Kurt Seifried Security Advisory 003 (KSSA-003)

Created by Kurt Seifried, [email protected]

http://seifried.org/security/advisories/kssa-003.html, [email protected]

An off site translation into spanish is also available, I have no idea if it is correct or not

http://www.kriptopolis.com/net/article.php?sid=352 - Muchas utilidades para borrado seguro de ficheros en Windows no destruyen adecuadamente los datos en sistemas de ficheros NTFS.


Multiple windows file wiping utilities do not properly wipe data with NTFS file systems.

Issue date:

Jan 21, 2002

Who should read this advisory:

Anyone using file wiping utilities such as PGP Wipe (from NAI), BCWipe (from Jetico) or East-Tec Eraser (from East-Tec) on a Windows system with an NTFS file system, such as Windows NT, Windows 2000 or Windows XP especially with features such as thumbnail pictures in explorer. This advisory affects virtually every Windows file wiping utility, none of the tested programs were found to be problem free.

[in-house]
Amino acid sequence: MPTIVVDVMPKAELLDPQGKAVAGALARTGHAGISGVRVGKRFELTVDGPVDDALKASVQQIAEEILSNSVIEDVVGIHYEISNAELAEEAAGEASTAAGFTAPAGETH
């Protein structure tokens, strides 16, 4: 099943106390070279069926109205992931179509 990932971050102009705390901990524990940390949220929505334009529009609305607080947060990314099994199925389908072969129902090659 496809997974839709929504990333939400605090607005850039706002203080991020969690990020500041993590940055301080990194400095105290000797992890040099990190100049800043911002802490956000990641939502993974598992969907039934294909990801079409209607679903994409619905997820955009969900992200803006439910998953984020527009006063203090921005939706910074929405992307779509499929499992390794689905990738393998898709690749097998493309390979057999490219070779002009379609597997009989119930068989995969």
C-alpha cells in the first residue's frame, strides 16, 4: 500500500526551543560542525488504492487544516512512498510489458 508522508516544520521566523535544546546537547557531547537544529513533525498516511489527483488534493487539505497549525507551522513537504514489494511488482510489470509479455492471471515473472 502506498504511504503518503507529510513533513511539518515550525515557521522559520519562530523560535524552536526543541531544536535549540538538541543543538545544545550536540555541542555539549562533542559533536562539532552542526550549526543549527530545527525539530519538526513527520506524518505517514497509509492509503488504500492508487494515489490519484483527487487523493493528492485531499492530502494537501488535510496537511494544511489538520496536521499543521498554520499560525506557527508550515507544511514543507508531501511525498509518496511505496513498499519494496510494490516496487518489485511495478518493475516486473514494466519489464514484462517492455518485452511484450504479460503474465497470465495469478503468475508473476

Author and contact info:

This advisory is copyright 2002, Kurt Seifried, [email protected], http://seifried.org/


In the NTFS file system a facility exists to bind additional data to a file or directory, called an alternate data stream [url1][url2]. These alternate data streams cannot be be removed, unless the parent file or directory is destroyed. Unfortunately most file wiping utilities only deal with the primary data stream and do not wipe the alternate data streams, thus leaving data intact.

Affected software:

It is important to note that every single software package tested failed to erase single or multiple data streams (Eraser 5.3 erased multiple data streams in, however missed alternate data streams when only one was present in a file). Based on this I find it unlikely that any other secure deletion programs implement alternate data stream wiping properly, all secure deletion programs for Windows should be treated as suspect until proven innocent. If you are using secure deletion software please check immediately for files with alternate data streams, and after deleting them you are strongly advised to wipe all free space.

BCWipe version 1.x and 2.x from Jetico - Confirmed in testing and from vendor. http://www.bcwipe.com/

Eraser 5.3 - Confirmed in testing and from vendor. http://www.tolvanen.com/eraser/

SecureClean v3 build-2.0 - Confirmed in testing and from vendor. http://www.accessdata.com/main_deleted_data.htm

East-Tec Eraser 2000 - Confirmed in testing. http://www.east-tec.com/eraser/index.htm

PGP 6.x freeware and commercial, 7.x, freeware and commercial - Confirmed in testing. http://www.pgp.com/, http://www.pgpi.org/

Numerous other packages are suspected to be vulnerable, it is strongly advised to use the workarounds listed below.